Irresponsible beyond words’

Pelosi is running into not only a buzzsaw of opposition from Republicans; Democratic progressives and moderates have made clear they need to see quickly exactly what goes in the $3.5 trillion bill.

“The votes aren’t there, so I don’t think she’s going to bring it” to the floor Monday, congresswoman Pramila Jayapal, who chairs the House progressives, told CNN’s “State of the Union,” regarding the infrastructure bill.

House progressives have repeatedly warned that they won’t green-light infrastructure without Build Back Better.

In order to get the historic spending bill to Biden’s desk, Democrats are using a process called “reconciliation”, which allows certain budget-related legislation to pass the Senate with a simple majority rather than 60 votes.

But moderate Senate Democrats Joe Manchin and Kyrsten Sinema have expressed deep reservations about the huge price tag.

With the Senate evenly split 50-50, their votes would be critical to passing the bill — something that Pelosi, herself a master vote-counter, is keenly aware of.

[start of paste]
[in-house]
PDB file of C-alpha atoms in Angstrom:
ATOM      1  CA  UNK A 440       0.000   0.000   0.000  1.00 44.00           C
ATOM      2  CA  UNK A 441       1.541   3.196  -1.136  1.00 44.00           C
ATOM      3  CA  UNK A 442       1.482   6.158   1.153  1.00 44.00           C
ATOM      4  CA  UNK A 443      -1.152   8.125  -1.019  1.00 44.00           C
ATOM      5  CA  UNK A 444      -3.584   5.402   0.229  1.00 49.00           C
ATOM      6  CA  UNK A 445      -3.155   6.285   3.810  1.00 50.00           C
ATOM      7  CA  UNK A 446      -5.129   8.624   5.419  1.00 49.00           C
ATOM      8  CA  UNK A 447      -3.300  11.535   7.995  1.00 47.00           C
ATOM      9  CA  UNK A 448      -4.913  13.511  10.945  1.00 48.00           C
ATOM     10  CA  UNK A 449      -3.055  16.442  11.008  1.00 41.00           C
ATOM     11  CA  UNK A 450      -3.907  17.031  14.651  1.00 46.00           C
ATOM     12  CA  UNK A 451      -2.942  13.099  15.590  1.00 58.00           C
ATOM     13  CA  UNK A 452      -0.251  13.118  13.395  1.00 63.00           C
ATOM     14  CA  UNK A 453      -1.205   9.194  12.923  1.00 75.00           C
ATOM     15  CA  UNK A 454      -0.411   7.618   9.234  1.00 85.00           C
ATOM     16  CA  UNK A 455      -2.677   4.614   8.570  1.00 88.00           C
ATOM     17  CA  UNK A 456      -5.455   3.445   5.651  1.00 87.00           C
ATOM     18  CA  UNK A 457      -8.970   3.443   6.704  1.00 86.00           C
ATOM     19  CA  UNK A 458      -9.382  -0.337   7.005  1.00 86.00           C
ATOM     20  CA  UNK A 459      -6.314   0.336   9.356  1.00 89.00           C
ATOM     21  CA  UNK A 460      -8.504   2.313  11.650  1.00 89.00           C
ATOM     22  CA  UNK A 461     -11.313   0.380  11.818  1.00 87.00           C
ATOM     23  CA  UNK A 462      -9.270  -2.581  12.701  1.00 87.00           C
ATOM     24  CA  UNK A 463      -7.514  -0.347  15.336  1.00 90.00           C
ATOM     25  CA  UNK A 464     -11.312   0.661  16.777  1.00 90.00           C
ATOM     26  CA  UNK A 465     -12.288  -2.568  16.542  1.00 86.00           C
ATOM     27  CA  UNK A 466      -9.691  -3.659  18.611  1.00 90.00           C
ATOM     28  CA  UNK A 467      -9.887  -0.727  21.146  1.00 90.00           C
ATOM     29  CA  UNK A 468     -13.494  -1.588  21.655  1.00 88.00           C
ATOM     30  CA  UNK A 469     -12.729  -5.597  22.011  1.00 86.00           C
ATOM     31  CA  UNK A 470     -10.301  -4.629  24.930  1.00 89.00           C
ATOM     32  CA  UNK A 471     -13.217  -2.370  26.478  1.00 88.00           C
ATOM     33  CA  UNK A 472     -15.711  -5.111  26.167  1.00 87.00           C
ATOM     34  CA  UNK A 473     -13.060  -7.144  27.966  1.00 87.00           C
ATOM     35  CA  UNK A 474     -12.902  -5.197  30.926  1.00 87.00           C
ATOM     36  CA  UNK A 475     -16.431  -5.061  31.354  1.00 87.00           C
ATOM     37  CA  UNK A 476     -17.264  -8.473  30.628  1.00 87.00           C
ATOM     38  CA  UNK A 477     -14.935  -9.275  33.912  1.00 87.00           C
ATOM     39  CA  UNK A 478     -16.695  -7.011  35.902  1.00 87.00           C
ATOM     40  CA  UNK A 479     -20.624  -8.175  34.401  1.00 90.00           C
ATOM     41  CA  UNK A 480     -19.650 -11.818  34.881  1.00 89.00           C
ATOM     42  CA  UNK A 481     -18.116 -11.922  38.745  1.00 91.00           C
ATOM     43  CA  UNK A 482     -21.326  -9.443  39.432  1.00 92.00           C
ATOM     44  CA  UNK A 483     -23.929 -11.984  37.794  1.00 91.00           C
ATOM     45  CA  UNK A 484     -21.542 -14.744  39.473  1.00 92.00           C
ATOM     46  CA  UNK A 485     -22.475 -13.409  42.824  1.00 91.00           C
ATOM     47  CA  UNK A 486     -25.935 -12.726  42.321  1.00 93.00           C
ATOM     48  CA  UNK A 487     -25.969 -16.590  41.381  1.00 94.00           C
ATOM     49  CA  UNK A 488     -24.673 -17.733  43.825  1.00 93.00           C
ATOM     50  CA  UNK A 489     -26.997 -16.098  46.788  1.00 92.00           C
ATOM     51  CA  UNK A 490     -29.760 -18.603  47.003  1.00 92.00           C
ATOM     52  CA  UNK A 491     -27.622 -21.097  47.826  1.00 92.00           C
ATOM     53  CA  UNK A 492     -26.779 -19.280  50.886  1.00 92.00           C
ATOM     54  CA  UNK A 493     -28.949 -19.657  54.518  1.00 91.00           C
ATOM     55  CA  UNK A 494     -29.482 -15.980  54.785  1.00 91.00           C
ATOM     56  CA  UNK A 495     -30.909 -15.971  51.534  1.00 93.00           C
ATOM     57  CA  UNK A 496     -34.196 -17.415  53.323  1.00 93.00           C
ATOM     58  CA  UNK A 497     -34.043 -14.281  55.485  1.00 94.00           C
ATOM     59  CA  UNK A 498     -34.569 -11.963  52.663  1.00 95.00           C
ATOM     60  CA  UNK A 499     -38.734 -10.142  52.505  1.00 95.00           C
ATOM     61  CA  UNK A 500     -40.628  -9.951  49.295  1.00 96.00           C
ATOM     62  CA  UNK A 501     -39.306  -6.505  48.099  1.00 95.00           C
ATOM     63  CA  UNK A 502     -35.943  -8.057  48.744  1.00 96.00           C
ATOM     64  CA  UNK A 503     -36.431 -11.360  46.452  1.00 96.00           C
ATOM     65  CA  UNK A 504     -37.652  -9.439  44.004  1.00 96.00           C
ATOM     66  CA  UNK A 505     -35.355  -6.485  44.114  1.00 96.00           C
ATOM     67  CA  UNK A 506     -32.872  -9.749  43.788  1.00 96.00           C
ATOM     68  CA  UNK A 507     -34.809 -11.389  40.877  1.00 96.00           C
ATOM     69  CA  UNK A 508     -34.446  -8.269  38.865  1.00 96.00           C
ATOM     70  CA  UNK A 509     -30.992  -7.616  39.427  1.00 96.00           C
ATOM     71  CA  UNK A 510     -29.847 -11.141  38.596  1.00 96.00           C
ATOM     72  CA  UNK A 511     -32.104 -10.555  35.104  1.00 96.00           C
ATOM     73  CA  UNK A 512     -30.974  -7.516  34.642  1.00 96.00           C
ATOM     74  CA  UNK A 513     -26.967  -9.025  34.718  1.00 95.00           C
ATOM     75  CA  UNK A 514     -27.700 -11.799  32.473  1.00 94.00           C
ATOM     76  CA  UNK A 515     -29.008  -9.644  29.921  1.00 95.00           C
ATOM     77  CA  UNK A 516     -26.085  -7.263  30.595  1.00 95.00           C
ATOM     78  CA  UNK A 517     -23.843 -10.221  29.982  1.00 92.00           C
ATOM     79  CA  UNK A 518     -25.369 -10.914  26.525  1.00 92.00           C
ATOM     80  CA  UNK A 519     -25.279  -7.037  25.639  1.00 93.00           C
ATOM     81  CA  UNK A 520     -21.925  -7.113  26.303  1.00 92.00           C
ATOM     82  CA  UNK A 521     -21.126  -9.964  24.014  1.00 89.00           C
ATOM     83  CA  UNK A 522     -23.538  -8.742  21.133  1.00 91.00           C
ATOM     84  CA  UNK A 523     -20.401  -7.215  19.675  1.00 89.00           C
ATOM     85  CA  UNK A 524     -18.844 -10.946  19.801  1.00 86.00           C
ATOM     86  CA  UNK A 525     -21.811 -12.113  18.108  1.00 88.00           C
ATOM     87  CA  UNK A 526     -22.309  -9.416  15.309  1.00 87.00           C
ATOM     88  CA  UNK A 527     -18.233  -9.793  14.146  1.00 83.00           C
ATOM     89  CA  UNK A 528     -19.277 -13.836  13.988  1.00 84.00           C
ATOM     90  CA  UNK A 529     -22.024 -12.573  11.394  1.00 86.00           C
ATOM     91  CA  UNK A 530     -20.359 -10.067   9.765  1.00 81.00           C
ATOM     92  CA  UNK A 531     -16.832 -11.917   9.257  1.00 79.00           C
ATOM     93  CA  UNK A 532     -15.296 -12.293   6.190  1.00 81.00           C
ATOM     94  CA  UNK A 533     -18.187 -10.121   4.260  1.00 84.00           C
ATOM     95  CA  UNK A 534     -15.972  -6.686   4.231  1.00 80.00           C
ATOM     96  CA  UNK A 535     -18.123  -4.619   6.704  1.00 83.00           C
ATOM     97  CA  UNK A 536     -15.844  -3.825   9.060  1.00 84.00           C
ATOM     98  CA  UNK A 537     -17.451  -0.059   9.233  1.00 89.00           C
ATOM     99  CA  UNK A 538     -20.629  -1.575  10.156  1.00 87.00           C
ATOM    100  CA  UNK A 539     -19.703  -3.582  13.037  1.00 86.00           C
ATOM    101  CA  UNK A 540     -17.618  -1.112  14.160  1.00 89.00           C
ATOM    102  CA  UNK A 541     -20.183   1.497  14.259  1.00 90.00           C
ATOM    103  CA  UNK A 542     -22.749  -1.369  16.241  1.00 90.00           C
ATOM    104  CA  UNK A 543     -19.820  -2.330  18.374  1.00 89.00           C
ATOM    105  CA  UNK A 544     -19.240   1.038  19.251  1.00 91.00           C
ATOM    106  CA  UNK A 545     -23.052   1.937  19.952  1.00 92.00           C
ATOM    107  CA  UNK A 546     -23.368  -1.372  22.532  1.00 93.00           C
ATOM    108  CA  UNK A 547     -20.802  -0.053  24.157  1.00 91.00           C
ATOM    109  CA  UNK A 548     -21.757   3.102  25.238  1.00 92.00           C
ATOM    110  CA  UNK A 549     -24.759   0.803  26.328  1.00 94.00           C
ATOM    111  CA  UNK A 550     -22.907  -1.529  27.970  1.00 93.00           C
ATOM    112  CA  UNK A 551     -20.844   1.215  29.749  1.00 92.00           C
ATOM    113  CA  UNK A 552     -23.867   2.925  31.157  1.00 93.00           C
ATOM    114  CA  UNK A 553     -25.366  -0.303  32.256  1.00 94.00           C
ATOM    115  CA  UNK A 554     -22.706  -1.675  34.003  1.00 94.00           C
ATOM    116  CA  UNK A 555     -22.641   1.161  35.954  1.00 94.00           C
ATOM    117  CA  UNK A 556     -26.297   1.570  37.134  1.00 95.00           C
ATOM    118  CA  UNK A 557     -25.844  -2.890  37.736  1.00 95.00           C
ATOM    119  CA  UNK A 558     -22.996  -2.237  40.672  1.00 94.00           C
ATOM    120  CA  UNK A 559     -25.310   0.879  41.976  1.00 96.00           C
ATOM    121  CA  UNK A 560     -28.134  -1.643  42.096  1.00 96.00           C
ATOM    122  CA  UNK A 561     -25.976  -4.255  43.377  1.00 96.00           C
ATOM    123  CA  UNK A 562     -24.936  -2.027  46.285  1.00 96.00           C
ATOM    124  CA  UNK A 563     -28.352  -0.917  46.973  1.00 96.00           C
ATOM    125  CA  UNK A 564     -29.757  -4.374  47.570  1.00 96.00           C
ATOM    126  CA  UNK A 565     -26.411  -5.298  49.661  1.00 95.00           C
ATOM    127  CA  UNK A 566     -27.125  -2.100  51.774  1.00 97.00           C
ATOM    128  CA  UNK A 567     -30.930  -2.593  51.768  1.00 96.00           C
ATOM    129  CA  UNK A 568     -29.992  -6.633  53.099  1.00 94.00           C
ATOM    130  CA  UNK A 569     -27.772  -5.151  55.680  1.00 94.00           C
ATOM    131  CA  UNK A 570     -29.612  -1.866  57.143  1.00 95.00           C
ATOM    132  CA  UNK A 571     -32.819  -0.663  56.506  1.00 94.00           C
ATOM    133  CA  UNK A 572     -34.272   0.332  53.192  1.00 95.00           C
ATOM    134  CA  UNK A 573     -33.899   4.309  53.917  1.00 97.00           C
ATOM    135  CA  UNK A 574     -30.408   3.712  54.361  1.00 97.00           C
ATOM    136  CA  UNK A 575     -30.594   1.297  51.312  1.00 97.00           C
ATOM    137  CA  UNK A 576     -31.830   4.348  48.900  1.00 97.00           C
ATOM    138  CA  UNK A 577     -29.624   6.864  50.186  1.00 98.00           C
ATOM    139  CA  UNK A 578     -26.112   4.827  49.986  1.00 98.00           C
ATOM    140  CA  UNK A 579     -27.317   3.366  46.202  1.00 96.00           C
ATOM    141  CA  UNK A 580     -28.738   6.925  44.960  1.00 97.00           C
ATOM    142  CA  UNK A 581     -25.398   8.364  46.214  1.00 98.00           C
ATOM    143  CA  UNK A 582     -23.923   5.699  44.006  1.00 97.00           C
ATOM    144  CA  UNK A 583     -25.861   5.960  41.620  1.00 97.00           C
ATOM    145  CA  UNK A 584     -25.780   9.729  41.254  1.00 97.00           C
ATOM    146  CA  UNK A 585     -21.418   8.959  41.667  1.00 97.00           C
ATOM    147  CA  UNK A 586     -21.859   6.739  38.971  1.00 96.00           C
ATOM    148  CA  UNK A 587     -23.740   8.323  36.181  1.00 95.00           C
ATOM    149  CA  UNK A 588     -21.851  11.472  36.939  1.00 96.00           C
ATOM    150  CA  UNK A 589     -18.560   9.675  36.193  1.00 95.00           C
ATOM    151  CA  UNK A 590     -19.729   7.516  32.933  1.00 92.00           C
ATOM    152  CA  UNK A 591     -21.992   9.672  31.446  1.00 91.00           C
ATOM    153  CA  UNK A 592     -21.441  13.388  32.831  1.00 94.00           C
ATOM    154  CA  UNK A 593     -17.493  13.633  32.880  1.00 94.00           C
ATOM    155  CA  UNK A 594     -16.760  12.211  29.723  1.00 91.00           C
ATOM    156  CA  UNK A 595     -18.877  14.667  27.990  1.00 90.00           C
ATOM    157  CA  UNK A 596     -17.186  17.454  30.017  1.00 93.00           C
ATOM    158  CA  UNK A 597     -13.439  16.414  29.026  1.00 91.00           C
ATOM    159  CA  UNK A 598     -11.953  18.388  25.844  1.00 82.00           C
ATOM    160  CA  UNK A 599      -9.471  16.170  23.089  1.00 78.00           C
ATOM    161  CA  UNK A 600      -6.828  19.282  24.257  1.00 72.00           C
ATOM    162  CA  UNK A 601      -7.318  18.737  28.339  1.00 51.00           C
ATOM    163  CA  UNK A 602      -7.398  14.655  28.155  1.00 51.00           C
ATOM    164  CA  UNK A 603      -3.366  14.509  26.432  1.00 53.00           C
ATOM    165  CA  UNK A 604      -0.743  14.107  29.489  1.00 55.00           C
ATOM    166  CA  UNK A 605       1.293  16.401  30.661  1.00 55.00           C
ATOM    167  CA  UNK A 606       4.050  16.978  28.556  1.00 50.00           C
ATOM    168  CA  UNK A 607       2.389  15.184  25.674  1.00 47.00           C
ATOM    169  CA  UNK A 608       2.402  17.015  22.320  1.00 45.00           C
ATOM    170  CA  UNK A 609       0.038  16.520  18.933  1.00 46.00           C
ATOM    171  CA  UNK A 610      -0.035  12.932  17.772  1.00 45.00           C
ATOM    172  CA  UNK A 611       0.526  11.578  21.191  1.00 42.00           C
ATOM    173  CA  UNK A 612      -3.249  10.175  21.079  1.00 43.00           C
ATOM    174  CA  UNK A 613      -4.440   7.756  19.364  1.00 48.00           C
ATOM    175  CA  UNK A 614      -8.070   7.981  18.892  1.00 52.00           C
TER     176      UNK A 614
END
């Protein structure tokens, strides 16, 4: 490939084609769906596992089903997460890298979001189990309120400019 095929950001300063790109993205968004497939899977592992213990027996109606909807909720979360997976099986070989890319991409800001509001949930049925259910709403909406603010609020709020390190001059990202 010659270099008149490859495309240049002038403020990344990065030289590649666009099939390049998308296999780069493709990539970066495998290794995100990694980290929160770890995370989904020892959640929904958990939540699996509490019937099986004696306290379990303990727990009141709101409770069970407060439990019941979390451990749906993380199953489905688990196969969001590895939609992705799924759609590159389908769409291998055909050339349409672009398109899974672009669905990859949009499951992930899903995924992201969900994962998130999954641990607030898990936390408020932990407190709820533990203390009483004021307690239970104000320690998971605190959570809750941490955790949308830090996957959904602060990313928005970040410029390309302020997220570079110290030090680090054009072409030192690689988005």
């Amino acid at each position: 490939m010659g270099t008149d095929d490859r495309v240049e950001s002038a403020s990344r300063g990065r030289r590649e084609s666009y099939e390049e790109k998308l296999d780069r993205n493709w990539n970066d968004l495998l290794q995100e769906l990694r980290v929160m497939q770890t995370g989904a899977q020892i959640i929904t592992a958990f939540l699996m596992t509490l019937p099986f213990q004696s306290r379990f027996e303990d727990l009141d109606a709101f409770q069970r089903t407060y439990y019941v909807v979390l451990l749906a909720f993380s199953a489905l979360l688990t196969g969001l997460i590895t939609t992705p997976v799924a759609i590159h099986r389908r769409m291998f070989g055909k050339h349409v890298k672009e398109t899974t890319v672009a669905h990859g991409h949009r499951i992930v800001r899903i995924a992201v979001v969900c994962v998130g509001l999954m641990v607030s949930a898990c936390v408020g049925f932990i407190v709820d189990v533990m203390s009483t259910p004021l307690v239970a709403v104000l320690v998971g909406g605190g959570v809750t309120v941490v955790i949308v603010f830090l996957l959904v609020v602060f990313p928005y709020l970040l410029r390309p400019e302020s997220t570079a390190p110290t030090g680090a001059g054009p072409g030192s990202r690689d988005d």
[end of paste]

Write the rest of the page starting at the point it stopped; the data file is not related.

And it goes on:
While all Democrats “overwhelmingly” support Biden’s grand vision, it was “self-evident” that the final price tag for Build Back Better will be lowered, Pelosi said.

She also stressed the importance of funding the government to avoid a looming shutdown, and suspending the debt ceiling to allow federal agencies to make loan repayments.

The House passed a bill Tuesday that would accomplish both goals.

But Senate Republicans have balked overextending the Treasury Department’s borrowing authority this time around, a position Pelosi described as “irresponsible beyond words.”

Pelosi Brands Trump ‘Clear And Present Danger,’ Says ‘He Must Go’

Speaker of the House Nancy Pelosi (D-CA) announced that the House will proceed with articles of impeachment against President Donald Trump at the Speaker’s Balcony in the U.S. AFP

 

House Speaker Nancy Pelosi on Wednesday demanded the impeachment of Donald Trump in the final week of his presidency, calling him a “clear and present danger” to America for inciting an “armed rebellion” at the US Capitol.